HDO is dead, but members still call shots

BY MARK BROWN Sun-Times Columnist

The Hispanic Democratic Organization is officially dead. The group that became known, feared and loathed by its initials -- HDO -- filed its Final Report this week with the Illinois State Board of Elections, legally terminating its activities as a political committee.

Some would say HDO has been effectively deceased since the federal Hired Truck investigation of City Hall began focusing attention on its activities in 2004.

But they would also tell you the group's individual members continue to carry on pretty much as before Hired Truck, just not as effectively since the federal heat made the organization and its leaders too hot to handle, shutting off its patronage and fund-raising pipeline.

At the peak of its power, HDO controlled hundreds of jobs and raised hundreds of thousands of dollars in campaign donations -- all with the de facto if not explicit blessing of Mayor Daley.

Before closing the books, the organization doled out its last $32,575.

Roosevelt Media, a company affiliated with HDO founder and chairman Victor Reyes, got the biggest check, $10,411, while his sister Virginia, a lawyer, was paid $4,772 for unspecified services. Another $7,000 went to Alberto Guevara in connection with his brother Carlos Guevara's losing campaign this year against state Sen. Iris Martinez, one of several recent political rebukes to HDO.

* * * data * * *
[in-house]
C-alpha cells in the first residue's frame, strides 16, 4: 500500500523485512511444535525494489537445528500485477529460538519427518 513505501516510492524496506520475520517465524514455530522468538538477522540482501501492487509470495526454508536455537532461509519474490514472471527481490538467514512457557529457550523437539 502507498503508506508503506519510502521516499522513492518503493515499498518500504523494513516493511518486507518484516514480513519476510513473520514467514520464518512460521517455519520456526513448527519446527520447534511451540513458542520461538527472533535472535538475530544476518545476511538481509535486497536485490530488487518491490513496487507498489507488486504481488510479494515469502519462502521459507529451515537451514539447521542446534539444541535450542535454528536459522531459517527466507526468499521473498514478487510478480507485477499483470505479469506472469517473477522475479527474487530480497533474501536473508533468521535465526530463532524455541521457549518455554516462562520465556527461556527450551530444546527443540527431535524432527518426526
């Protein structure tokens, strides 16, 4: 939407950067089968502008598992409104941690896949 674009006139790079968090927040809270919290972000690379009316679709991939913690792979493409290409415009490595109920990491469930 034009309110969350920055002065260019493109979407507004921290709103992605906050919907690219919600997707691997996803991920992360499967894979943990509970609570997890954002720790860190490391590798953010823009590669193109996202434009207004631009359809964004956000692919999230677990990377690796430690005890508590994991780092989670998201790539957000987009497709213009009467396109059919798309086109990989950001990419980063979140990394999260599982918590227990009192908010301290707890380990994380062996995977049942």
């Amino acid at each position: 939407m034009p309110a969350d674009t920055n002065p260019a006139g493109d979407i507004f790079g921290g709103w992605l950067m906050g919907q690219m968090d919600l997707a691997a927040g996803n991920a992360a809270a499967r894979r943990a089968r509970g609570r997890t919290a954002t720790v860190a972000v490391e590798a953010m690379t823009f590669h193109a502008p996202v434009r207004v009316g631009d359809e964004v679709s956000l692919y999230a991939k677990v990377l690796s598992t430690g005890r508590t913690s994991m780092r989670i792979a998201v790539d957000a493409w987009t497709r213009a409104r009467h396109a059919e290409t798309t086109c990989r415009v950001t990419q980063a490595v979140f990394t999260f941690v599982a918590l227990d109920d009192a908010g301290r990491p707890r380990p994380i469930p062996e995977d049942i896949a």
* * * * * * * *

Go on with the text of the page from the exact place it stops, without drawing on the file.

The job holders, though, are still out there, still serving as loyal political armies in support of pretty much the same regional coordinators who controlled them during HDO's heyday. These HDO "cells" remain a potent political force, especially in legislative and aldermanic races.

In fact, for all the hoopla surrounding the federal investigation, it's notable how few of HDO's leaders were actually charged in connection with it.

The highest-ranking HDO leader indicted was former Streets and Sanitation Commissioner Al Sanchez, who ran a political street army of perhaps 100 patronage workers for HDO. A couple of his top lieutenants also got nailed.

Sanchez is scheduled to go on trial next March, and until his case is completed, nobody is ready to say for certain that the Hired Truck probe -- and its sister investigation of city hiring fraud -- are at an end. But many believe all signs point that way.